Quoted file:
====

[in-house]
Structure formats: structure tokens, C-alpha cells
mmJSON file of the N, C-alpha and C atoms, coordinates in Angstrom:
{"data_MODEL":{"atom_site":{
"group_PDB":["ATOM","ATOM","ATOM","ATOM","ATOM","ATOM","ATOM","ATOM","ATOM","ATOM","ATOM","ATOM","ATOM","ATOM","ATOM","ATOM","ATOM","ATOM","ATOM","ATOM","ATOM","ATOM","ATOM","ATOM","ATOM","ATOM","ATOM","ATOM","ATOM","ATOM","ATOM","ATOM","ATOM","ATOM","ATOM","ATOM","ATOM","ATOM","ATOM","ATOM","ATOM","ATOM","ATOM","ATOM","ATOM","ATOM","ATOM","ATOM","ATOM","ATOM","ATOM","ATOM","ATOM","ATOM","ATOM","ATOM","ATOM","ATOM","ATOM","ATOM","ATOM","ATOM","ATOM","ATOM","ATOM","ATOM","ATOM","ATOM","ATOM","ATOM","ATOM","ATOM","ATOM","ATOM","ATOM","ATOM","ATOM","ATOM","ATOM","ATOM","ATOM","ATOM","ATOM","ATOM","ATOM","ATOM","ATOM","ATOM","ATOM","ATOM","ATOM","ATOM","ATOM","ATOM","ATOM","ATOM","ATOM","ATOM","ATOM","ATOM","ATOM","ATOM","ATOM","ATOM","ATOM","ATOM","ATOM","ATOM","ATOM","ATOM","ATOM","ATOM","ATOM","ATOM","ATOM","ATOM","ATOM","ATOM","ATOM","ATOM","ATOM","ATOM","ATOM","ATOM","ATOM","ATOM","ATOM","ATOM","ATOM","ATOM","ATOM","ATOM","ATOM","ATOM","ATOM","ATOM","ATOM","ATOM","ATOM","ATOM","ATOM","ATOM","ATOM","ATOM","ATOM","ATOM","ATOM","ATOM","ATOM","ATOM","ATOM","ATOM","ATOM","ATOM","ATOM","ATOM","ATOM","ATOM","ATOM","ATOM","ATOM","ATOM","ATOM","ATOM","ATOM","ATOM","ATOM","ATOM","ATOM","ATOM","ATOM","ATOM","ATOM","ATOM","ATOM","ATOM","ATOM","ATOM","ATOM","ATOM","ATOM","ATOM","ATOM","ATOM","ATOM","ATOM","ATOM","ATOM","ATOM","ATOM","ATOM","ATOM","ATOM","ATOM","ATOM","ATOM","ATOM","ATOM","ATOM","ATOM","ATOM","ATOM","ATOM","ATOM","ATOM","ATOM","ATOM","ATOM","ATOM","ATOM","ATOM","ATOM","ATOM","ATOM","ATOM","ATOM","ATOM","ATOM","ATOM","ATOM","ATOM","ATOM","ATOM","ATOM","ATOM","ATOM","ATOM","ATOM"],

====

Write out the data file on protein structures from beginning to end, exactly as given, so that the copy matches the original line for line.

[in-house]
Structure formats: structure tokens, C-alpha cells
mmJSON file of the N, C-alpha and C atoms, coordinates in Angstrom:
{"data_MODEL":{"atom_site":{
"group_PDB":["ATOM","ATOM","ATOM","ATOM","ATOM","ATOM","ATOM","ATOM","ATOM","ATOM","ATOM","ATOM","ATOM","ATOM","ATOM","ATOM","ATOM","ATOM","ATOM","ATOM","ATOM","ATOM","ATOM","ATOM","ATOM","ATOM","ATOM","ATOM","ATOM","ATOM","ATOM","ATOM","ATOM","ATOM","ATOM","ATOM","ATOM","ATOM","ATOM","ATOM","ATOM","ATOM","ATOM","ATOM","ATOM","ATOM","ATOM","ATOM","ATOM","ATOM","ATOM","ATOM","ATOM","ATOM","ATOM","ATOM","ATOM","ATOM","ATOM","ATOM","ATOM","ATOM","ATOM","ATOM","ATOM","ATOM","ATOM","ATOM","ATOM","ATOM","ATOM","ATOM","ATOM","ATOM","ATOM","ATOM","ATOM","ATOM","ATOM","ATOM","ATOM","ATOM","ATOM","ATOM","ATOM","ATOM","ATOM","ATOM","ATOM","ATOM","ATOM","ATOM","ATOM","ATOM","ATOM","ATOM","ATOM","ATOM","ATOM","ATOM","ATOM","ATOM","ATOM","ATOM","ATOM","ATOM","ATOM","ATOM","ATOM","ATOM","ATOM","ATOM","ATOM","ATOM","ATOM","ATOM","ATOM","ATOM","ATOM","ATOM","ATOM","ATOM","ATOM","ATOM","ATOM","ATOM","ATOM","ATOM","ATOM","ATOM","ATOM","ATOM","ATOM","ATOM","ATOM","ATOM","ATOM","ATOM","ATOM","ATOM","ATOM","ATOM","ATOM","ATOM","ATOM","ATOM","ATOM","ATOM","ATOM","ATOM","ATOM","ATOM","ATOM","ATOM","ATOM","ATOM","ATOM","ATOM","ATOM","ATOM","ATOM","ATOM","ATOM","ATOM","ATOM","ATOM","ATOM","ATOM","ATOM","ATOM","ATOM","ATOM","ATOM","ATOM","ATOM","ATOM","ATOM","ATOM","ATOM","ATOM","ATOM","ATOM","ATOM","ATOM","ATOM","ATOM","ATOM","ATOM","ATOM","ATOM","ATOM","ATOM","ATOM","ATOM","ATOM","ATOM","ATOM","ATOM","ATOM","ATOM","ATOM","ATOM","ATOM","ATOM","ATOM","ATOM","ATOM","ATOM","ATOM","ATOM","ATOM","ATOM","ATOM","ATOM","ATOM","ATOM","ATOM","ATOM","ATOM","ATOM","ATOM","ATOM","ATOM","ATOM","ATOM","ATOM","ATOM","ATOM"],